reticulum

Golgi apparatus Modifies, sorts, tags, packages, and distributes lipids and proteins No

Maintains cell’s shape, secures organelles in specific positions, allows


Cytoskeleton cytoplasm and vesicles to move within the cell, and enables unicellular Yes
organisms to move independently

Flagella Cellular locomotion Some

Cellular locomotion, movement of particles along extracellular surface


Cilia No
of plasma membrane, and filtration

This table provides the components of prokaryotic and eukaryotic cells and their
respective functions.

Section Summary
Like a prokaryotic cell, a eukaryotic cell has a plasma membrane, cytoplasm, and
ribosomes, but a eukaryotic cell is typically larger than a prokaryotic cell, has a true
nucleus (meaning its DNA is surrounded by a membrane), and has other membrane-
bound organelles that allow for compartmentalization of functions. The plasma
membrane is a phospholipid bilayer embedded with proteins. The nucleolus within the
nucleus is the site for ribosome assembly. Ribosomes are found in the cytoplasm or are
attached to the cytoplasmic side of the plasma membrane or endoplasmic reticulum.
They perform protein synthesis. Mitochondria perform cellular respiration and produce
ATP. Peroxisomes break down fatty acids, amino acids, and some toxins. Vesicles and
vacuoles are storage and transport compartments. In plant cells, vacuoles also help
break down macromolecules.
Animal cells also have a centrosome and lysosomes. The centrosome has two bodies,
the centrioles, with an unknown role in cell division. Lysosomes are the digestive
organelles of animal cells.

Plant cells have a cell wall, chloroplasts, and a central vacuole. The plant cell wall,
whose primary component is cellulose, protects the cell, provides structural support,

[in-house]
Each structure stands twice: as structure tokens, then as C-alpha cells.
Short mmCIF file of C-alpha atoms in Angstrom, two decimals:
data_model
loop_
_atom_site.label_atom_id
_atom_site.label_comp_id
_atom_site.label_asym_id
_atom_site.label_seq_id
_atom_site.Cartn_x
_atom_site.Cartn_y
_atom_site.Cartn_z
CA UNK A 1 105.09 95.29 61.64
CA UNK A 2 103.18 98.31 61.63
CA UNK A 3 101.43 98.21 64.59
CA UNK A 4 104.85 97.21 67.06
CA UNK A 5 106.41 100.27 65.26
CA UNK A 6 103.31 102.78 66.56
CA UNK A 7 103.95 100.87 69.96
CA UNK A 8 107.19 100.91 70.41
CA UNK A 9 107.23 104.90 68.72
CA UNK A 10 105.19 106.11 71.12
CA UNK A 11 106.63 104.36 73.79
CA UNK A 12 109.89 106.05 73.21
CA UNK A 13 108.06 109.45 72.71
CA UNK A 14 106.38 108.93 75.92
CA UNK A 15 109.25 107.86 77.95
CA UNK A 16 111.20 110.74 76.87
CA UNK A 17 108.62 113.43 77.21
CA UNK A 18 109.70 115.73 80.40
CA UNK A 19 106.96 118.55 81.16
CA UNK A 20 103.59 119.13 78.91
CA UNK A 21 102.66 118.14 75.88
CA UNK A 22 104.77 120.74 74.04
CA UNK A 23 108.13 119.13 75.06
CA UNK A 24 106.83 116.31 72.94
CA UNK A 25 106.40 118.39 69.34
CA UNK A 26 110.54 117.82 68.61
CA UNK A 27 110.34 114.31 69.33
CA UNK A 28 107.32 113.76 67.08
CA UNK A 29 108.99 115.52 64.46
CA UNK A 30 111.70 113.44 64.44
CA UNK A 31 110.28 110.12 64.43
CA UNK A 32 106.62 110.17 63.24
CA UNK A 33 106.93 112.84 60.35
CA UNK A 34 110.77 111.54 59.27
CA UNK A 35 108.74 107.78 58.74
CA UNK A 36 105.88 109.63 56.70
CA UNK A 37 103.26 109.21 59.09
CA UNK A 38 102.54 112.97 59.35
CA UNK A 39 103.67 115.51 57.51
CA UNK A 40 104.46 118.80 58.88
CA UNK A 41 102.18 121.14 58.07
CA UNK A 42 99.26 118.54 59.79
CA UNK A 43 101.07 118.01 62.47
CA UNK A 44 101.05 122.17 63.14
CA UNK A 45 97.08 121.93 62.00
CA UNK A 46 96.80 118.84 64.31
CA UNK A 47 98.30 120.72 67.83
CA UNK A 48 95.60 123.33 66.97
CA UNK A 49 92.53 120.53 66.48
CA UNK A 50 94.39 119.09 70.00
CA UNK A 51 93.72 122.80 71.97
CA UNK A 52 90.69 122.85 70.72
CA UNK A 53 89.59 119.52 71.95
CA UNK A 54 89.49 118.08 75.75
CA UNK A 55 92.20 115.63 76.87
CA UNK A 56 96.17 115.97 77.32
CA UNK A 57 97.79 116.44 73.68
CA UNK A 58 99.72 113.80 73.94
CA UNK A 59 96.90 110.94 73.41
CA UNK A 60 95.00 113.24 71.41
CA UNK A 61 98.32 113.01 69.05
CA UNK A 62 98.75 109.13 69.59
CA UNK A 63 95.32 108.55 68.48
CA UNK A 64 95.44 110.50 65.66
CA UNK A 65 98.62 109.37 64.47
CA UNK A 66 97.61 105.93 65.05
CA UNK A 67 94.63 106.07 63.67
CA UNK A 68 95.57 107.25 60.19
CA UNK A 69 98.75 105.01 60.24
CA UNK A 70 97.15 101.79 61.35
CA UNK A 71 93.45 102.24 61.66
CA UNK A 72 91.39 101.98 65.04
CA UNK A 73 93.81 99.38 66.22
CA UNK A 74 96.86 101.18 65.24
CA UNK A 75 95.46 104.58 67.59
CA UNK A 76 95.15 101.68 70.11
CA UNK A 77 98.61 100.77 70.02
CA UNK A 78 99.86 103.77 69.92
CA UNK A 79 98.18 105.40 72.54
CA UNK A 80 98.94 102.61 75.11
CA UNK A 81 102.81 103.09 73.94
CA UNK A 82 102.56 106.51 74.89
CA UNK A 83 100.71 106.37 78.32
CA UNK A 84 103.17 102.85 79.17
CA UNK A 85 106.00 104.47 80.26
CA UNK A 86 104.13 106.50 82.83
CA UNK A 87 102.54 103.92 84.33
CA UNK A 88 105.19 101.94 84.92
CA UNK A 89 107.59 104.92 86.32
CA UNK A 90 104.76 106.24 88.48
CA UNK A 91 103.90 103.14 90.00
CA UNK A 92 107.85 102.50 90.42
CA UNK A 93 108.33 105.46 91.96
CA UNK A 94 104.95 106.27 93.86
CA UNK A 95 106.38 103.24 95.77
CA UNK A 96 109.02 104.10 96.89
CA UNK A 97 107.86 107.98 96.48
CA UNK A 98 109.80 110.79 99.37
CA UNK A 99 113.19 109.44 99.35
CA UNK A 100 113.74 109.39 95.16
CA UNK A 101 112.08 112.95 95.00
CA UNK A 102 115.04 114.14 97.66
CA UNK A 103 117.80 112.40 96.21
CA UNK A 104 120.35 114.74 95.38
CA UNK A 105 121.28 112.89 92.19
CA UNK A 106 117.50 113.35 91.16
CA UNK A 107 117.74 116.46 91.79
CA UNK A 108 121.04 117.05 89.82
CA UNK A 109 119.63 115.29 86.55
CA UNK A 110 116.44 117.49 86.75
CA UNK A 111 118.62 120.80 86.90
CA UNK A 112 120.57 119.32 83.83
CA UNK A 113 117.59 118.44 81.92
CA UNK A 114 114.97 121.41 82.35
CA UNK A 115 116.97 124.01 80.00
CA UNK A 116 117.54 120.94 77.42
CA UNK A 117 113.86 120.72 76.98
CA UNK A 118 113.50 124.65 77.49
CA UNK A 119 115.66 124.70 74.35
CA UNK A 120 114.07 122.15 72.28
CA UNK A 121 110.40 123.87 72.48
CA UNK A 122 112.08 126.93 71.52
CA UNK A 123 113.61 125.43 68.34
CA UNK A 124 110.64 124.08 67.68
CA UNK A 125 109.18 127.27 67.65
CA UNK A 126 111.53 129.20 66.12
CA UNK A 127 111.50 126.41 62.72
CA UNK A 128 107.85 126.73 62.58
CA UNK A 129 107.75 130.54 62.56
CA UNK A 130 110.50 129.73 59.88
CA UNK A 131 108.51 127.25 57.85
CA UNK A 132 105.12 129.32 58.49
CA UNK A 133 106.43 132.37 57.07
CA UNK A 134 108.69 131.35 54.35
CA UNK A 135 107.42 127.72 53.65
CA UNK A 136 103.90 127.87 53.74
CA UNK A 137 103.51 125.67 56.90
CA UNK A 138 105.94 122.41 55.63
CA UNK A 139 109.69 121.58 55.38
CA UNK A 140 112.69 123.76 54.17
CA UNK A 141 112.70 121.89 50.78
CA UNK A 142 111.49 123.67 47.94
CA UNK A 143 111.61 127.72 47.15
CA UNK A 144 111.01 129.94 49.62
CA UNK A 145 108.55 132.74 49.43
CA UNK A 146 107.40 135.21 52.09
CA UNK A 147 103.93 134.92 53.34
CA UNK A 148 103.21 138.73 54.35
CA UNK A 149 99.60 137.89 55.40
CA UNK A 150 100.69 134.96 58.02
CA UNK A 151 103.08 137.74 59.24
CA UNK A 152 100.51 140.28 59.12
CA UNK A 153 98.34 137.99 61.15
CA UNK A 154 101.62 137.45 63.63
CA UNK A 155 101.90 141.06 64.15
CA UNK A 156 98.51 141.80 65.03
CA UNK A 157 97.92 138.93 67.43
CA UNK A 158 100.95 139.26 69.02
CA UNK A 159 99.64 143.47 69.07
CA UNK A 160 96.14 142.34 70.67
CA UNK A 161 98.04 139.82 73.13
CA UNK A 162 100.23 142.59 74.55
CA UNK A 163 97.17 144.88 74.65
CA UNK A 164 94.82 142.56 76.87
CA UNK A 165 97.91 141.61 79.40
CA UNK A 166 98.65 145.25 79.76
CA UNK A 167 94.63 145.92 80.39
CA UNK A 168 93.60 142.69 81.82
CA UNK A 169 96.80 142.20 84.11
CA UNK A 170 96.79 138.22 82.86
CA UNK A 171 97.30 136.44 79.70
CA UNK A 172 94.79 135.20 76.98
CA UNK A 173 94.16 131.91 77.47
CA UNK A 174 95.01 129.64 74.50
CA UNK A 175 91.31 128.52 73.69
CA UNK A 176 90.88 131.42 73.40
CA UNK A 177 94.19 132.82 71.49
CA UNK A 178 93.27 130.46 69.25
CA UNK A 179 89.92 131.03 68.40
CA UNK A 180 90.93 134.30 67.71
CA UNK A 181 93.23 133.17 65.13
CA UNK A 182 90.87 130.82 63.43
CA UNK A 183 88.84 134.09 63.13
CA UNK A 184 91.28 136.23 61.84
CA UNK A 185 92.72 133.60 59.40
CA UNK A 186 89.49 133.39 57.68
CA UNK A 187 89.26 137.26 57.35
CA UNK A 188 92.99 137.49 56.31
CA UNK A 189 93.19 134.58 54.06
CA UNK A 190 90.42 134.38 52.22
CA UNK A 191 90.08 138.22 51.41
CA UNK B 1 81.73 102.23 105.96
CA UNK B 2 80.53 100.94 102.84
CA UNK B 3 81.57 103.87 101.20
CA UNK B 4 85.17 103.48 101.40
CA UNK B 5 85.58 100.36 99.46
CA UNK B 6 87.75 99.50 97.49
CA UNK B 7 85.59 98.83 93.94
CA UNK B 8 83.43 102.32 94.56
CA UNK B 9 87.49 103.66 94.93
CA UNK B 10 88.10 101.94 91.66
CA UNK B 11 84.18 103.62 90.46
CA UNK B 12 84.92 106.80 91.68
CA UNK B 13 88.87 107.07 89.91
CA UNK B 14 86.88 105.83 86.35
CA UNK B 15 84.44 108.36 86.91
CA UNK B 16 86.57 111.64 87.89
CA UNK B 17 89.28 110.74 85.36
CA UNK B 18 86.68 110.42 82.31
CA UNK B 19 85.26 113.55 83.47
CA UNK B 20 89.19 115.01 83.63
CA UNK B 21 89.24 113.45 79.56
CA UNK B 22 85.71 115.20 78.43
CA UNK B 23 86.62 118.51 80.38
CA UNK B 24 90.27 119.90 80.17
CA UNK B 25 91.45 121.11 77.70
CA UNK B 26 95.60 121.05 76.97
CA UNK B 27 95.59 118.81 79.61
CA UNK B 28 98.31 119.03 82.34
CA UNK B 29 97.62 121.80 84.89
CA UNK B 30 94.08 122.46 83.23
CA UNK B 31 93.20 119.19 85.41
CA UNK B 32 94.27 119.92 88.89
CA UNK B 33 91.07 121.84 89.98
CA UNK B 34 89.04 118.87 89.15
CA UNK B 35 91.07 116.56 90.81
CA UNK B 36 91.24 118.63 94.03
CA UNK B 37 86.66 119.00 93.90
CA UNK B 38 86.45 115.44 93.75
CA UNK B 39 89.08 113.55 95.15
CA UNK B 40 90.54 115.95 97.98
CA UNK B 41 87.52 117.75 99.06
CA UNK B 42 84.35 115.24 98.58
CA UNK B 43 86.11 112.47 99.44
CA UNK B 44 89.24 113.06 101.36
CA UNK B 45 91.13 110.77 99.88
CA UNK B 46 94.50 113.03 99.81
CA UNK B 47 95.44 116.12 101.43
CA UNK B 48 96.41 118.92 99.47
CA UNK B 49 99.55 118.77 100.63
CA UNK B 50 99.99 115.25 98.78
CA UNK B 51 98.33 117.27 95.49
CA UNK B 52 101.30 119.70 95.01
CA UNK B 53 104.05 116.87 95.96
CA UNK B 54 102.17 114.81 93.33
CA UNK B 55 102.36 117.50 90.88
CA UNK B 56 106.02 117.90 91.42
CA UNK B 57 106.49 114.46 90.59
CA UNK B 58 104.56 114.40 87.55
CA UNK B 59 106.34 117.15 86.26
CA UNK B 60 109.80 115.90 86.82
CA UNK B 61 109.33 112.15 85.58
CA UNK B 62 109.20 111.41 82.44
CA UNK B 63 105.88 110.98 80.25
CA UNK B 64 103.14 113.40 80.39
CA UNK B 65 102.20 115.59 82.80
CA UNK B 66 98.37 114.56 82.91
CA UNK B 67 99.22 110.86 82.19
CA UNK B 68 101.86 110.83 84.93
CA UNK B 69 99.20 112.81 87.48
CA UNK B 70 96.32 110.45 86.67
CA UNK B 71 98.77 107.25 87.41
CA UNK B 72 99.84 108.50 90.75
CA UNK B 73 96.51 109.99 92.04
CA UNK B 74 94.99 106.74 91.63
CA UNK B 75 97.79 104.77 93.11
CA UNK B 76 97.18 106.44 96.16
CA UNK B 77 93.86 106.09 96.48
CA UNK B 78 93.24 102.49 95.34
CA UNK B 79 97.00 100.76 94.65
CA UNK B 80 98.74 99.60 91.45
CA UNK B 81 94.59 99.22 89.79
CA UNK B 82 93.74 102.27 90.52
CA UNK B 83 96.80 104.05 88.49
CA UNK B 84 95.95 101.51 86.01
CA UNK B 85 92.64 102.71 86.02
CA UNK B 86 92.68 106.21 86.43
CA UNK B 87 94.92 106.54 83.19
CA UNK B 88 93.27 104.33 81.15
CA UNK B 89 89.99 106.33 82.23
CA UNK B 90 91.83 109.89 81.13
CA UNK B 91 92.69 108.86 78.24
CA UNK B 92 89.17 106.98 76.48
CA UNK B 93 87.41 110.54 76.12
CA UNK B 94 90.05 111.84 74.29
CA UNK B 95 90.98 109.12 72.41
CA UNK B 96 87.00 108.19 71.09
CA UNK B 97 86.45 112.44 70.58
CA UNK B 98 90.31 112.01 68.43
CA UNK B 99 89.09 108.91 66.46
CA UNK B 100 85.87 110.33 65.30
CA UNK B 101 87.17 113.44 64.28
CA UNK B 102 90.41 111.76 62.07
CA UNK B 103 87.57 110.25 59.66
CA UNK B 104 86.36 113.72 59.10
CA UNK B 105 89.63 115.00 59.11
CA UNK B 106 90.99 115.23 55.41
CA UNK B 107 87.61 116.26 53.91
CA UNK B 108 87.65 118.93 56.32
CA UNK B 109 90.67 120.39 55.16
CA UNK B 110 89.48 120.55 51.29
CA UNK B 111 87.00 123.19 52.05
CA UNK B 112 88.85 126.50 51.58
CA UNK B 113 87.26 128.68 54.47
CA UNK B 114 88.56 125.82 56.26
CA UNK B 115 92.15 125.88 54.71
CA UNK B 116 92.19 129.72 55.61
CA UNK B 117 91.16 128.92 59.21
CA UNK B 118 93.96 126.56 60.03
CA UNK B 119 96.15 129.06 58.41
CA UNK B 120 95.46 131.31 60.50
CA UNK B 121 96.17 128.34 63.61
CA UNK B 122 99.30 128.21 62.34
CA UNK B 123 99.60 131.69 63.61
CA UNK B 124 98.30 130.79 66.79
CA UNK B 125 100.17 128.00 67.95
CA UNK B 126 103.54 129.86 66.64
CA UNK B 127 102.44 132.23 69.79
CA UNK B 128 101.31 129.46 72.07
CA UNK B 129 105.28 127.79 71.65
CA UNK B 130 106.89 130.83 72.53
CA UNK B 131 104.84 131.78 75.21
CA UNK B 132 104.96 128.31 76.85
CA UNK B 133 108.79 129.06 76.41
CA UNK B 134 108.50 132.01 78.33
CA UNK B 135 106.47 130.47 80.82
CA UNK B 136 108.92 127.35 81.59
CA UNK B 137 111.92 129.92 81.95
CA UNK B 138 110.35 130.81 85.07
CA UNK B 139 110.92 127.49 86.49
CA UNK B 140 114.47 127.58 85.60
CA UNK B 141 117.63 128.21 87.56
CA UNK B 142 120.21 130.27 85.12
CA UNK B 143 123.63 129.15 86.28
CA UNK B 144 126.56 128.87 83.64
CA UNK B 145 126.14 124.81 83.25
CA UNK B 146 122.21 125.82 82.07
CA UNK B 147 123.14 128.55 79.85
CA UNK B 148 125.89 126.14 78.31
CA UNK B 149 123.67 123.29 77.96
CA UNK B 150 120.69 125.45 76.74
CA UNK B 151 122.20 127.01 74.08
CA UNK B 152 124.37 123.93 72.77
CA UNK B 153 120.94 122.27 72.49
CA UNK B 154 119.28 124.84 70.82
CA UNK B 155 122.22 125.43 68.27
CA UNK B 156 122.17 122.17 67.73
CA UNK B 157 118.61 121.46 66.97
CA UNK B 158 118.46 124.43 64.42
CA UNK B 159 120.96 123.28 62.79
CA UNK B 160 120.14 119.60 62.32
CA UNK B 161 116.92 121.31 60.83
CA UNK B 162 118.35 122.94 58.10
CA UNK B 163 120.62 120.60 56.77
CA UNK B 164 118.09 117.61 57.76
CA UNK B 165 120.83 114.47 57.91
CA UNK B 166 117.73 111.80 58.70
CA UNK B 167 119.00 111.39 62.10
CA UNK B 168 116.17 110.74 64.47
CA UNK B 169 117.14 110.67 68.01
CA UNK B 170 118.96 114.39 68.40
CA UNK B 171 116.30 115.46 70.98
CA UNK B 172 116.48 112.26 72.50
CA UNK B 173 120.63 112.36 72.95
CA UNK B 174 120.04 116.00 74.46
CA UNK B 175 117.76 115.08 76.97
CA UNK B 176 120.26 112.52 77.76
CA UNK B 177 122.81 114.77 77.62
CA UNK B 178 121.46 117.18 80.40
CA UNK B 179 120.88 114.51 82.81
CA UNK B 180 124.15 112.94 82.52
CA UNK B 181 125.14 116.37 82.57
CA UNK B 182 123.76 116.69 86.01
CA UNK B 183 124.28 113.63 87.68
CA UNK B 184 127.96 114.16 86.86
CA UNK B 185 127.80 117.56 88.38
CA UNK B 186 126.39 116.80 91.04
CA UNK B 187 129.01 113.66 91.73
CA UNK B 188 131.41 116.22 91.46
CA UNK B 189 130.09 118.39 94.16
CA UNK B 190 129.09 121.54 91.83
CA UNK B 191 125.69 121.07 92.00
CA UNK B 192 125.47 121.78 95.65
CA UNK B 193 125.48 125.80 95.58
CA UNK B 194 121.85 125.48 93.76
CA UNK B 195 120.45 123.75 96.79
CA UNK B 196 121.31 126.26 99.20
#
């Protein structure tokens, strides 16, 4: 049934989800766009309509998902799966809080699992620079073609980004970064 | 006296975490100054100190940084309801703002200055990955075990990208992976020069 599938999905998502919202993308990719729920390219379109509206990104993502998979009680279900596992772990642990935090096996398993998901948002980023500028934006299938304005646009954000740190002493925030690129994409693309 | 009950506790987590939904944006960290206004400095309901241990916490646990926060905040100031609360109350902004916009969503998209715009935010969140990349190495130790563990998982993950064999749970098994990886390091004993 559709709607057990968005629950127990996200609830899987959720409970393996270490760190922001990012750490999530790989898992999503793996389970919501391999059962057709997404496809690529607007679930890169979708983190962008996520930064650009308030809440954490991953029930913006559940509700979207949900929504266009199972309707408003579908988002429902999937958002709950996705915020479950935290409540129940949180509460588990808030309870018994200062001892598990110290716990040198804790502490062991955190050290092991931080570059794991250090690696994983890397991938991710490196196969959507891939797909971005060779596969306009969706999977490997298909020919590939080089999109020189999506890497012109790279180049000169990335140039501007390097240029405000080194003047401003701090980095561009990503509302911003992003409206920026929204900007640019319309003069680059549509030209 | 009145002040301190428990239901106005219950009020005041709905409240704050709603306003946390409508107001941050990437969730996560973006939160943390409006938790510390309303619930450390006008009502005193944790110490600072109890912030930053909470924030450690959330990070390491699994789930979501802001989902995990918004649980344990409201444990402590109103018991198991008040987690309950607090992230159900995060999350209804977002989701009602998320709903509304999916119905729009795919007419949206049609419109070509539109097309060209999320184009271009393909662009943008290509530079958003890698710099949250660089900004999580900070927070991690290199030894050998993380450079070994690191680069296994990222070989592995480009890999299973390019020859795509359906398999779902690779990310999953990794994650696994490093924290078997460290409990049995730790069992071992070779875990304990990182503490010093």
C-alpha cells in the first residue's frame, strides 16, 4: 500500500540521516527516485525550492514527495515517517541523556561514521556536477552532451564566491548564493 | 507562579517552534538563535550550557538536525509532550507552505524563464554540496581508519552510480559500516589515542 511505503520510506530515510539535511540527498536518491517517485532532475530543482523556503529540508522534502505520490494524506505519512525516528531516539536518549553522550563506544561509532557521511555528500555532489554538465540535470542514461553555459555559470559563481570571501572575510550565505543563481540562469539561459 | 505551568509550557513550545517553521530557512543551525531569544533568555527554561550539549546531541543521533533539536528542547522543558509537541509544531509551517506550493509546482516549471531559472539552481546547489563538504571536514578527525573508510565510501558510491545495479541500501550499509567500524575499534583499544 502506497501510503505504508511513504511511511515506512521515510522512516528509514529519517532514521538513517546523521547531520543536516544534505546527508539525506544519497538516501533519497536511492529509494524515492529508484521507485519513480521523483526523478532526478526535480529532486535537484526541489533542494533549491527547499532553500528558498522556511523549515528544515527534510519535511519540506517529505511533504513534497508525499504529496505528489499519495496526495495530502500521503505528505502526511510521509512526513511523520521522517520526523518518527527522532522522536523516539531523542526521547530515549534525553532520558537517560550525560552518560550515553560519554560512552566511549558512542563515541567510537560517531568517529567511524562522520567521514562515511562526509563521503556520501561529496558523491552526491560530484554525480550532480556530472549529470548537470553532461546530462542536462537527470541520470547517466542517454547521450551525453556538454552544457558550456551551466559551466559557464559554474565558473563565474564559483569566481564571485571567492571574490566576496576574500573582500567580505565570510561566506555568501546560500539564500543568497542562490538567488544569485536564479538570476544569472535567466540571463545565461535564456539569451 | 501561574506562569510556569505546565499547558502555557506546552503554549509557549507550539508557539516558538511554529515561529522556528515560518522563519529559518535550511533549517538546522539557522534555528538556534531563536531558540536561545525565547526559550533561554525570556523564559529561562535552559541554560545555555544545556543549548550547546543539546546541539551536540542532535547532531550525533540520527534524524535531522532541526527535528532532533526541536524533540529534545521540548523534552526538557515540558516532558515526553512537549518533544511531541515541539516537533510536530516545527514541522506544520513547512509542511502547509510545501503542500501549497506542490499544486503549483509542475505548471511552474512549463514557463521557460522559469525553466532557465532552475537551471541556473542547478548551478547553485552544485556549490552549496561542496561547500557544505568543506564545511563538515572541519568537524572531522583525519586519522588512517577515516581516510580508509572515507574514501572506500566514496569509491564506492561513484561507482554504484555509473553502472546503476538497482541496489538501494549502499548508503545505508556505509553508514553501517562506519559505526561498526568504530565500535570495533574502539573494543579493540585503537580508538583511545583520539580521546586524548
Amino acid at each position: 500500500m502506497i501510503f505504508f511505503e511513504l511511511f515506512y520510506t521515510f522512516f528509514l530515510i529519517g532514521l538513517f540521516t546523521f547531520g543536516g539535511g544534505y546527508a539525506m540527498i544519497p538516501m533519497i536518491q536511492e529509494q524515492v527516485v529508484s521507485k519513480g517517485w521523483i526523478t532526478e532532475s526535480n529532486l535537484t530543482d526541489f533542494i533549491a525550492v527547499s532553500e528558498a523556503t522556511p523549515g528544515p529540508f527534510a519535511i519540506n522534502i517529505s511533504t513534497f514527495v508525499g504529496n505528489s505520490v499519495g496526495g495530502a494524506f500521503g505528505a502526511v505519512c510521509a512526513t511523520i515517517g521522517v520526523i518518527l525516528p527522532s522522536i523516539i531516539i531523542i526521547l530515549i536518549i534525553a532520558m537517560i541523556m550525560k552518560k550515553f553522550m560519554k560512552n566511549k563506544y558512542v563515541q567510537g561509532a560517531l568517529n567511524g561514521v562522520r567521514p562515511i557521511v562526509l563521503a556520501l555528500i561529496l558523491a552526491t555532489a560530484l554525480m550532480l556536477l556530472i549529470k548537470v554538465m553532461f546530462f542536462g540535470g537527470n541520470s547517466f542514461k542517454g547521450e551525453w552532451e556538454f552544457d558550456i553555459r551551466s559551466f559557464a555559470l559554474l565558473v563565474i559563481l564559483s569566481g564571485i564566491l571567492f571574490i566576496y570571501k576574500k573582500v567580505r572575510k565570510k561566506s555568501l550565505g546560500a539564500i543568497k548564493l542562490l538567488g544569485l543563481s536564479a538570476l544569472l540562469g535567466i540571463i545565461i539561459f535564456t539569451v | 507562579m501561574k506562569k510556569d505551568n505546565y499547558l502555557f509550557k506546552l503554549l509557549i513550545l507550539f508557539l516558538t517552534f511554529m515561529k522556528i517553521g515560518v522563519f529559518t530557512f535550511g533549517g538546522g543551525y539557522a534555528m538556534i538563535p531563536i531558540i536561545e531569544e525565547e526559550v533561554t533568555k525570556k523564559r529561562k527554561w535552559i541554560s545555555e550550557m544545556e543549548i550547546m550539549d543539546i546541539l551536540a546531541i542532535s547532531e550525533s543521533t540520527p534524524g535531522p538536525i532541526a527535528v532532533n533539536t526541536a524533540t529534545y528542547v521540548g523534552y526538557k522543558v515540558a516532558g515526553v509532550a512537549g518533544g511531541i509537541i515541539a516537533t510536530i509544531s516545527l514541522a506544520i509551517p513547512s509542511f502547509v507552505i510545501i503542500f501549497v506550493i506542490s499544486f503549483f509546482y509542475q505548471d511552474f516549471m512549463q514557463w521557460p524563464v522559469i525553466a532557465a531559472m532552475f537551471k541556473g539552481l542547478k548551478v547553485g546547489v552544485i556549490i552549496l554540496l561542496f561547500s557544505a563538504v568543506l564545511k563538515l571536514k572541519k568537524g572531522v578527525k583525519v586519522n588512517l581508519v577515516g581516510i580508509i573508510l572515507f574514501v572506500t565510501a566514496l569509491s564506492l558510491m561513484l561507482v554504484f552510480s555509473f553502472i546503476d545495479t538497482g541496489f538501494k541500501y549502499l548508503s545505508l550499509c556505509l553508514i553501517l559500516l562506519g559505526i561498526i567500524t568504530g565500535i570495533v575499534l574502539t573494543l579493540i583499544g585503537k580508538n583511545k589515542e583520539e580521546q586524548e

and gives shape to the cell. Photosynthesis takes place in chloroplasts. The central
vacuole expands, enlarging the cell without the need to produce more cytoplasm.

The endomembrane system includes the nuclear envelope, the endoplasmic reticulum,
Golgi apparatus, lysosomes, vesicles, as well as the plasma membrane. These cellular
components work together to modify, package, tag, and transport membrane lipids and
proteins.

The cytoskeleton has three different types of protein elements. Microfilaments provide
rigidity and shape to the cell, and facilitate cellular movements. Intermediate filaments
bear tension and anchor the nucleus and other organelles in place. Microtubules help
the cell resist compression, serve as tracks for motor proteins that move vesicles
through the cell, and pull replicated chromosomes to opposite ends of a dividing cell.
They are also the structural elements of centrioles, flagella, and cilia.

Animal cells communicate through their extracellular matrices and are connected to
each other by tight junctions, desmosomes, and gap junctions. Plant cells are
connected and communicate with each other by plasmodesmata.

ADDITIONAL SELF CHECK QUESTIONS

1. What structures does a plant cell have that an animal cell does not have? What structures
does an animal cell have that a plant cell does not have?
2. Why does the cis face of the Golgi not face the plasma membrane?
3. In the context of cell biology, what do we mean by form follows function? What are at least
two examples of this concept?

ANSWERS

1. Plant cells have plasmodesmata, a cell wall, a large central vacuole, chloroplasts, and
plastids. Animal cells have lysosomes and centrosomes.
2. Because that face receives chemicals from the ER, which is toward the center of the cell.
3. “Form follows function” refers to the idea that the function of a body part dictates the form of
that body part. As an example, organisms like birds or fish that fly or swim quickly through the
air or water have streamlined bodies that reduce drag. At the level of the cell, in tissues involved
in secretory functions, such as the salivary glands, the cells have abundant Golgi.